For my weekly column in the St. Louis Post-Dispatch, I interviewed chefs and translated their restaurant recipes for home kitchens. The most iluminating question? "How can a home cook ensure the same results?" So now I ask that question of myself, too, for my own recipes. Have another question? Ask away, I'll do my best to answer!

Remove the Chicken Skins Before browning the chicken pieces, pulls off and discard their skins. Hang onto just one skin, let it sizzle in the skillet while browning the floured chicken pieces, so much flavor, much less chicken fat.

Heed the Specified Amount of Tomato The recipe specifies 24 ounces of canned tomato. Since current cans are usually 15 ounces or 28 ounces, it's tempting to just throw in two smaller cans (for 30 ounces total) or all the larger can (the whole 28 ounces). It's a stew, right? And stews are forgiving, right? Usually, that's the case. But here, even a few extra ounces throws off the balance of ingredients. I suppose you could scale up all the other ingredients, to retain the ratios. In fact, that's such a great idea, I'll try it next time and update the recipe!

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How do you save and share favorite recipes? recipes that fit your personal cooking style? a particular recipe your mom or daughter or best friend would just love? If this recipe homey Italian chicken stew inspires you, please do save and share! I'd be honored ...

Chicken Cacciatore, a classic Italian stew ♥ Winter comfort food slow-cooked in a tomato-wine sauce.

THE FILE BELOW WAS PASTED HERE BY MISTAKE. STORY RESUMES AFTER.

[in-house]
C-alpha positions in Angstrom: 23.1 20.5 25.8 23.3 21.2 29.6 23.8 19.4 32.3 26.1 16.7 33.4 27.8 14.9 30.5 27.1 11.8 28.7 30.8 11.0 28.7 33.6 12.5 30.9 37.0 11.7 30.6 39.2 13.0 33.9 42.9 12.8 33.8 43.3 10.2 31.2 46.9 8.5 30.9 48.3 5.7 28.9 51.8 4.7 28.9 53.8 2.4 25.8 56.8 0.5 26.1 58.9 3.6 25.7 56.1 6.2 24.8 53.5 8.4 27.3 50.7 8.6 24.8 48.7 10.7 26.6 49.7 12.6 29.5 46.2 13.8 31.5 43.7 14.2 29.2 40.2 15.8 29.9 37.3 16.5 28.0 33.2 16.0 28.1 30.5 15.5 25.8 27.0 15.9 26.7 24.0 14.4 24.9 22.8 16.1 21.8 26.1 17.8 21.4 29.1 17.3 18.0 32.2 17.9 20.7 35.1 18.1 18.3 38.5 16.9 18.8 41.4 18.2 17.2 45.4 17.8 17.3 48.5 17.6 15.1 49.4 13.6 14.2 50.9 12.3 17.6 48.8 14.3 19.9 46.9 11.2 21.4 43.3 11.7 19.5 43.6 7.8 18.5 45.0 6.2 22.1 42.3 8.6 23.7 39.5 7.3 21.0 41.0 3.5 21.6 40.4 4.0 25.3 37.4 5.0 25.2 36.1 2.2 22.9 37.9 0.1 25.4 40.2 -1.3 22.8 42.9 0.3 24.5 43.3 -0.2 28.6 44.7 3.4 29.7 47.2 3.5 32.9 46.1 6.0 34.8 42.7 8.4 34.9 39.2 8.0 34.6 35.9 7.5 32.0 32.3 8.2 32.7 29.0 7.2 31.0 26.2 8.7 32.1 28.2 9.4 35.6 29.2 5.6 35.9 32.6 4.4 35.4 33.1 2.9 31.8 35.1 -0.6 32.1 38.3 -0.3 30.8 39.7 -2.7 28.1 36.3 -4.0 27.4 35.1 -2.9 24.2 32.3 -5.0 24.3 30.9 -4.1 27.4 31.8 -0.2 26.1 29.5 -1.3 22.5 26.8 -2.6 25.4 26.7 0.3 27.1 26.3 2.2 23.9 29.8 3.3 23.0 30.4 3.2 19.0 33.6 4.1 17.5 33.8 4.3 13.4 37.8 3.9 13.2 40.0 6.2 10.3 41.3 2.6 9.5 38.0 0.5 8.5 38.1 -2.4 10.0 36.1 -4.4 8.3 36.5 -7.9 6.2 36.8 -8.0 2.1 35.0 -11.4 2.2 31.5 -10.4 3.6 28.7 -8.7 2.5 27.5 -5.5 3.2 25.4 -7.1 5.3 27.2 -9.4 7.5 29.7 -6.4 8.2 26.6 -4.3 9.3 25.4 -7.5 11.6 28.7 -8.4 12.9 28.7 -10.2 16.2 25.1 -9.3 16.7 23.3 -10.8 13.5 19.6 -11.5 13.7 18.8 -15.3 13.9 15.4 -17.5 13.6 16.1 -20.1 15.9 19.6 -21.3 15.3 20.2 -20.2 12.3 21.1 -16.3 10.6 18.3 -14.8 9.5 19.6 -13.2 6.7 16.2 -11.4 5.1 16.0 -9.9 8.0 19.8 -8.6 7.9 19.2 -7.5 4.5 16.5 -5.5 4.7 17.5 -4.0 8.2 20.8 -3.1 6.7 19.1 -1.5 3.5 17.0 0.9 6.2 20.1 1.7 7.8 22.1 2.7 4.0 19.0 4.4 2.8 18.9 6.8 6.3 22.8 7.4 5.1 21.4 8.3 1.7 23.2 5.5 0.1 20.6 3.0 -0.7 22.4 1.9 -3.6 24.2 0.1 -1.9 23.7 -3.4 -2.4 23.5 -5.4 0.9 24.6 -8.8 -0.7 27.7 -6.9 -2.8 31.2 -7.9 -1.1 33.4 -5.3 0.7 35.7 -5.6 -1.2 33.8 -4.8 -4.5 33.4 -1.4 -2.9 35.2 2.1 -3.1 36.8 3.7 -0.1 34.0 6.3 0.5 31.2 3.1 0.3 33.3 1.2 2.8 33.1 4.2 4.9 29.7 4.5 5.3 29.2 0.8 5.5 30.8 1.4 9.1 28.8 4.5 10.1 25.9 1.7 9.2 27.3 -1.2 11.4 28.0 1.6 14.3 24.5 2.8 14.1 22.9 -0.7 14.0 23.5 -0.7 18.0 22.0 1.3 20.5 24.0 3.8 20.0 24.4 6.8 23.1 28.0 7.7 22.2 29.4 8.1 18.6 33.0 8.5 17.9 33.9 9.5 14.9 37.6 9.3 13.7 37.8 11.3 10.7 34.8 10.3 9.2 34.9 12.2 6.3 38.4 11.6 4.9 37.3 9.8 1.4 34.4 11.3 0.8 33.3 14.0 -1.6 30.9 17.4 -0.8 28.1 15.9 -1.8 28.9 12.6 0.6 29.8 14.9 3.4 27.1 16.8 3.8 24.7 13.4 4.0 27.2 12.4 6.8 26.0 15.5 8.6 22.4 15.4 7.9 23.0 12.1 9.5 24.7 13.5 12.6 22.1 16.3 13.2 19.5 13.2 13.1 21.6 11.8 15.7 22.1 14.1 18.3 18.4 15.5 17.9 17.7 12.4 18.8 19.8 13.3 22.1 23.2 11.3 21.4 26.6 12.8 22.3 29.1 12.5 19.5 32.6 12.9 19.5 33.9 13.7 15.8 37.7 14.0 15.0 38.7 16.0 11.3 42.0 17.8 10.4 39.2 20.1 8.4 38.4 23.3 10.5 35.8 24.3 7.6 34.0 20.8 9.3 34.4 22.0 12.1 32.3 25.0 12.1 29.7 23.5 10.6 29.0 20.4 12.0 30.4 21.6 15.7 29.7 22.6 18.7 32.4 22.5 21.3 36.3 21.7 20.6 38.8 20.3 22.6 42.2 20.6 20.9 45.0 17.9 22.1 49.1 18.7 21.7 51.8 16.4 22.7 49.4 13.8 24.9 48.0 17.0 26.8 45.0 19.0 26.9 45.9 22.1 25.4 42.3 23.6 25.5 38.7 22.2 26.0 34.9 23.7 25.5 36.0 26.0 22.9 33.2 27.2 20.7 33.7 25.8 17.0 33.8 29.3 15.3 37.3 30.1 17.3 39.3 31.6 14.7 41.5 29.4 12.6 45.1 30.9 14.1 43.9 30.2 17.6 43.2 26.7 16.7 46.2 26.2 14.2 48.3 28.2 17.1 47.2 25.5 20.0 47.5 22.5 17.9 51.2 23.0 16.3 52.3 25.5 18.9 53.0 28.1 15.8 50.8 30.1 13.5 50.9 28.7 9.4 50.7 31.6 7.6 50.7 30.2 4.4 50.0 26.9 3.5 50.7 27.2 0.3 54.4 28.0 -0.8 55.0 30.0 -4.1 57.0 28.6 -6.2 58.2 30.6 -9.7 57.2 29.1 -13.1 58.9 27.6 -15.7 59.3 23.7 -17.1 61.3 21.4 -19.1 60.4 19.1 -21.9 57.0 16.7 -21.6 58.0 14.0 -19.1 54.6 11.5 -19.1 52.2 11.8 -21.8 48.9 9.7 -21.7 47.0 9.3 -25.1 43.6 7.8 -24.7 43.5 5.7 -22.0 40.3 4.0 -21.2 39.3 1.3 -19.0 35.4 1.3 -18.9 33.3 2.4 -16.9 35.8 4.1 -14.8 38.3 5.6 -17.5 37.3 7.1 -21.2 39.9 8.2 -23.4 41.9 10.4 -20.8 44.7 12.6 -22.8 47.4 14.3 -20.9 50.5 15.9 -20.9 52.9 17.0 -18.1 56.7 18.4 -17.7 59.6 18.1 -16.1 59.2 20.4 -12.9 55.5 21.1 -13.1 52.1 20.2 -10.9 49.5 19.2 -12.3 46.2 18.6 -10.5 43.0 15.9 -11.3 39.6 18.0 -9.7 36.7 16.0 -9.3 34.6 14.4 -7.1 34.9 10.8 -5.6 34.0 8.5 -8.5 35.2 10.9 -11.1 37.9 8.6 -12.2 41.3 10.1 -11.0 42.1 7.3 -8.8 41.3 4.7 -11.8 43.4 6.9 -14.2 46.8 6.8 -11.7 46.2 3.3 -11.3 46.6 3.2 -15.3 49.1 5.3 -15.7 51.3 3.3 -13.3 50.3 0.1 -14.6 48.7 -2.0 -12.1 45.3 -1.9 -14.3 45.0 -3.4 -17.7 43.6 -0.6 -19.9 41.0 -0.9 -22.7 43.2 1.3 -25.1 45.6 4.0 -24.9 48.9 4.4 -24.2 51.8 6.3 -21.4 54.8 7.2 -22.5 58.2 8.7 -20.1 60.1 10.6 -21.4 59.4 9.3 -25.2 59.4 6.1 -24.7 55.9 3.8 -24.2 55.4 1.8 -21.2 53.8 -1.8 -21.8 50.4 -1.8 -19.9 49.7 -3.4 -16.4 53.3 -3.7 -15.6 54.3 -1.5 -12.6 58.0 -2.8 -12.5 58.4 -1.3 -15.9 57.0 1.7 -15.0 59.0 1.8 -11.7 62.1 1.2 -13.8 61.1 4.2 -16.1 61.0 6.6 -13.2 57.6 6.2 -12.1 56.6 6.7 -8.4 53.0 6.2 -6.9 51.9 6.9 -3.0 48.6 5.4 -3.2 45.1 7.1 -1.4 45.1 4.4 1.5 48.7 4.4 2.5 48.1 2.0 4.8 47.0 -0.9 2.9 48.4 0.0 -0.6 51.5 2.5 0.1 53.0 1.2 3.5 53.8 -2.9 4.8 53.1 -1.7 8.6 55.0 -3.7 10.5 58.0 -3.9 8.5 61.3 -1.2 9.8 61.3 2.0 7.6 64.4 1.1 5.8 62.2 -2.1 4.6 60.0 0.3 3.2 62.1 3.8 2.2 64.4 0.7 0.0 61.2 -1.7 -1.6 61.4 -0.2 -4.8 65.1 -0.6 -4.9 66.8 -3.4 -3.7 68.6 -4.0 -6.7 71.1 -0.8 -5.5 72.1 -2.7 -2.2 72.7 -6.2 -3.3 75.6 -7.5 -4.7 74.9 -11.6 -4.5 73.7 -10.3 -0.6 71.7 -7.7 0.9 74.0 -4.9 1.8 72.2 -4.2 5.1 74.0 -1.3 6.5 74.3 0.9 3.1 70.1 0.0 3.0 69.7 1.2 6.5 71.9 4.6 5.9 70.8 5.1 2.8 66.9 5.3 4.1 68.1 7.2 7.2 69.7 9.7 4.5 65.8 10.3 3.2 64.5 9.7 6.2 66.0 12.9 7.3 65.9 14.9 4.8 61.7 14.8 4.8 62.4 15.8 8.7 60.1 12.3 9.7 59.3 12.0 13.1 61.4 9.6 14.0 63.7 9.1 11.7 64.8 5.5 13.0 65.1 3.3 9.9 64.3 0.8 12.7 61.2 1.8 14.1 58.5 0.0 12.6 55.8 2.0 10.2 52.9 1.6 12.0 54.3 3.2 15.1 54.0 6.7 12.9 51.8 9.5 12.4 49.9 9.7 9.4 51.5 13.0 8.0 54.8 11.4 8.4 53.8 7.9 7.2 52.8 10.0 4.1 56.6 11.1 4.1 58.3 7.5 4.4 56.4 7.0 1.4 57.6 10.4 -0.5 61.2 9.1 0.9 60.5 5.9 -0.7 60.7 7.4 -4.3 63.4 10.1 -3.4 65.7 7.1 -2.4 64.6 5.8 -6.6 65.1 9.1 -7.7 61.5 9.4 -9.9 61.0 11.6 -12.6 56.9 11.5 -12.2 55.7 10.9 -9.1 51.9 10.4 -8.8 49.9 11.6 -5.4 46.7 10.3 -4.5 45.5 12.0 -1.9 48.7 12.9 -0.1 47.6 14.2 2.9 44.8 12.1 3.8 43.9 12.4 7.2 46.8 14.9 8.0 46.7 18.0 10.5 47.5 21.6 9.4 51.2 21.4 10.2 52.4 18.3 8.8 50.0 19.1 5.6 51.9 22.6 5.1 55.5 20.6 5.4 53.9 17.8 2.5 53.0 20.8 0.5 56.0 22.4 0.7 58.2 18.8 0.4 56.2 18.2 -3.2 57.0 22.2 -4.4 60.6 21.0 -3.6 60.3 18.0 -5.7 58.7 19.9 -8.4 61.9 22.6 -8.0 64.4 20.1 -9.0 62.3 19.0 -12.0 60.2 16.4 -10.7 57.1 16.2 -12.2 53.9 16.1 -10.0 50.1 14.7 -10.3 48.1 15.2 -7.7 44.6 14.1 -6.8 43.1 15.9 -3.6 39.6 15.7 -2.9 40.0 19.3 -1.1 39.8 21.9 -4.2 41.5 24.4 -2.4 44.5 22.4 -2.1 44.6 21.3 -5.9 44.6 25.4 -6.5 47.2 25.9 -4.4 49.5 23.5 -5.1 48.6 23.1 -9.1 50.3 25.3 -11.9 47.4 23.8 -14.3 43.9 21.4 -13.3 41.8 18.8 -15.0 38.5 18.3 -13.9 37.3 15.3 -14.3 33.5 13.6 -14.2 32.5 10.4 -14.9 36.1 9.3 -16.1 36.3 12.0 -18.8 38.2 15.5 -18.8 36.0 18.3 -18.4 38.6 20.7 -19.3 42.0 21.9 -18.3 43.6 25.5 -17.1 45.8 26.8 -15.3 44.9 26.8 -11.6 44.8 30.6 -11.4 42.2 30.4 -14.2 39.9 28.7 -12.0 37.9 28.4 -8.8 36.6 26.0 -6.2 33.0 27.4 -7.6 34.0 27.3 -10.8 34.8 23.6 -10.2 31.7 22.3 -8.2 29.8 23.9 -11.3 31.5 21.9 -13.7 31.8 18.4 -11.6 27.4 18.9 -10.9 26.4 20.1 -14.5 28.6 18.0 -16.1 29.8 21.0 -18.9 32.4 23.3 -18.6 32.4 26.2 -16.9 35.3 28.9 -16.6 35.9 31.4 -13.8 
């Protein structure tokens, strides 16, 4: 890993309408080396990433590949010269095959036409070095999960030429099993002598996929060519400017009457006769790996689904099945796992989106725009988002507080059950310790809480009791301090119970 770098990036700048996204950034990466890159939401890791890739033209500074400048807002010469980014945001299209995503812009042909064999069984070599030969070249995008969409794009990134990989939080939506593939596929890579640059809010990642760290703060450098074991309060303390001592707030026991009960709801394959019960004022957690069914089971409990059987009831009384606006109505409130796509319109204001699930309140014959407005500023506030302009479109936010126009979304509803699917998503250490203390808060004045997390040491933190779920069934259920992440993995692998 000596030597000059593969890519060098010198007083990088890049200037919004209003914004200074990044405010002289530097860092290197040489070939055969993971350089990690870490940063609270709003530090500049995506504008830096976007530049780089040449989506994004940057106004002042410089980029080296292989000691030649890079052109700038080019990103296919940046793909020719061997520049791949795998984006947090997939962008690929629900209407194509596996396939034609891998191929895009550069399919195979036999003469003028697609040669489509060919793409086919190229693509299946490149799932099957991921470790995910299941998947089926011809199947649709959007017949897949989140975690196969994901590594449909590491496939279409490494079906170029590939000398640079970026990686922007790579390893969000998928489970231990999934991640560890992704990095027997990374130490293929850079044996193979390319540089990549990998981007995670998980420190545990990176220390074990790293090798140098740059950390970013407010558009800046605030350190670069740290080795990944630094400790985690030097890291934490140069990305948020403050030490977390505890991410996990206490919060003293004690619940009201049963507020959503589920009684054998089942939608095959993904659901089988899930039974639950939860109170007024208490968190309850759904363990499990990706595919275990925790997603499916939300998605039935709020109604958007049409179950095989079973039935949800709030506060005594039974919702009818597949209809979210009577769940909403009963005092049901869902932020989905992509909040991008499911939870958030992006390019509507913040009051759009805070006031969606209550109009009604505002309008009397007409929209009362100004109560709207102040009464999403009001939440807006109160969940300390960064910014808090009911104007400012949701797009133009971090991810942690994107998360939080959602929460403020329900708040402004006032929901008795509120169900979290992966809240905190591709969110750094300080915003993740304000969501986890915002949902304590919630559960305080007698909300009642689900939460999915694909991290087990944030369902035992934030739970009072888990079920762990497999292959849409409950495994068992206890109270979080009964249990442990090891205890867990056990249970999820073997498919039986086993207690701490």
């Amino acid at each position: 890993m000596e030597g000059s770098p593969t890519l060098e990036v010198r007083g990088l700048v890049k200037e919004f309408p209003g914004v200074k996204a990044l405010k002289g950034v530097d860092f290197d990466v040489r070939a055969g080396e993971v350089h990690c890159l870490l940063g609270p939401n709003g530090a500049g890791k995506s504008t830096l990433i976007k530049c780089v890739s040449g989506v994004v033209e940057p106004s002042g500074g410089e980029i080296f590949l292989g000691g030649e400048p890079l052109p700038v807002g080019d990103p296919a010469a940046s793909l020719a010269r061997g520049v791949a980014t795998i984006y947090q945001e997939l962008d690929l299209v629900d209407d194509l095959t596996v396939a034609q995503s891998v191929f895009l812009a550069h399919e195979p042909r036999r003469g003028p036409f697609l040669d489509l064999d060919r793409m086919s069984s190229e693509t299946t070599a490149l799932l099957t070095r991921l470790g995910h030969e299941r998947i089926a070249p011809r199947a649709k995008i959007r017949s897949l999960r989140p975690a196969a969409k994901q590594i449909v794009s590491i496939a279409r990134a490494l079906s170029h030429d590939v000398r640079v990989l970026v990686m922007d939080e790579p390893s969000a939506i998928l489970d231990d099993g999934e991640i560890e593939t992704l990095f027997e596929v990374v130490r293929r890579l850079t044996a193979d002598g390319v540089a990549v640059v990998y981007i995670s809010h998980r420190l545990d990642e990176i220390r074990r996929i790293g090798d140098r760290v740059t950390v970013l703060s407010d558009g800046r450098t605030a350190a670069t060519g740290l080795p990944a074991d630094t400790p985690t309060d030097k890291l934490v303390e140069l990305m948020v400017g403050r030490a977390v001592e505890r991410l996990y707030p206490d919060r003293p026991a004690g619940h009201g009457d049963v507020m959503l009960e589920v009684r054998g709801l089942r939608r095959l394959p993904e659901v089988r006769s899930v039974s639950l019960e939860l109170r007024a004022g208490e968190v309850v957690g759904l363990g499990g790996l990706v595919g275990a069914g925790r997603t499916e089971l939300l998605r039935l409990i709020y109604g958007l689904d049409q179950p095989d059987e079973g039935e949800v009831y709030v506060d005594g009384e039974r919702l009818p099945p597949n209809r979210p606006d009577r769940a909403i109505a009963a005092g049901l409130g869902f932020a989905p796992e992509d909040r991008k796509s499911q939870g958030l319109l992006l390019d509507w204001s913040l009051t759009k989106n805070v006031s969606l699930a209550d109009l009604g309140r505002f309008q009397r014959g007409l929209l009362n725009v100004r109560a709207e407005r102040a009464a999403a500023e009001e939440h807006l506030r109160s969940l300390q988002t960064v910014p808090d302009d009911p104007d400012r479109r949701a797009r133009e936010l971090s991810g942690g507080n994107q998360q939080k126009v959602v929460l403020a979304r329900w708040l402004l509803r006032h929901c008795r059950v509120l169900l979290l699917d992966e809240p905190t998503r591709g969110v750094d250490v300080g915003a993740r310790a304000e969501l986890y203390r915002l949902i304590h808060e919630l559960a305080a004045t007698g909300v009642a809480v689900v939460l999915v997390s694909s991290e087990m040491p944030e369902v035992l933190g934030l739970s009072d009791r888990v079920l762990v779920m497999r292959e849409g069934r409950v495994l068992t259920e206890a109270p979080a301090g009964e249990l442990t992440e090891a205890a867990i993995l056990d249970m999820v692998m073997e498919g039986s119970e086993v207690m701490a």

Hands-on time: 30 minutes
Time to table: 3 to 8 hours
8 servings
  • 1/4 cup all-purpose flour
  • Salt and pepper to taste (be generous)
  • 8 chicken legs or thighs or a mix of both, skins removed
  • 1 tablespoon olive oil
  • 1 large onion, chopped
  • 1 red bell pepper, chopped
  • 3 garlic cloves, chopped
  • 8 ounces fresh mushrooms, trimmed & quartered

  • 24 ounces canned diced tomatoes (see ALANNA's TIPS)
  • 1 15-ounce can tomato sauce
  • 1 cup dry red wine
  • 2 tablespoons brown sugar
  • 1 teaspoon Italian seasoning
  • 1/2 teaspoon onion powder
  • 1/2 teaspoon oregano
  • Salt & pepper to taste

  • Browned Chicken

BROWN THE CHICKEN Combine the flour, salt and pepper in a large shallow dish. Roll the chicken pieces in the flour until lightly coated. Heat a large Dutch oven or a large braising pan on medium high, add the olive oil, let it heat up until shimmery. Drop in the chicken pieces and lightly brown on all sides, turning once or twice, otherwise not moving in the pan so the pieces really brown without losing their flour coating. Set the chicken aside for a moment.

START THE SAUCE Add the onion, red pepper, garlic and mushroom to the pan and sauté just until beginning to soften. (If you'll cook the Cacciatore in a slow cooker, move the sautéed vegetables there now and continue combining everything there.) Stir in the remaining ingredients.

COMBINE Nestle the Browned Chicken into the sauce, use a spoon to cover the tops with sauce.

Now choose how to slow-cook the Cacciatore!

SLOW COOK IN THE OVEN (my favorite) Cover and cook in a 200F/100C oven for 2 - 3 hours (or even longer). To let the sauce thicken, uncover for the last 30 minutes or so.

~ or ~

SLOW COOK in a SLOW COOKER Let cook on low for 6 - 8 hours or on high for 3 - 4 hours. This works beautifully **when** it works but I have such miserable experience with unpredictable slow cookers, it's my least favorite method for cooking Chicken Cacciatore. Be assured, however, it's the state of slow cookers that's the problem (not the recipe) so if you love and trust your slow cooker and understand its in's and out's, go for it.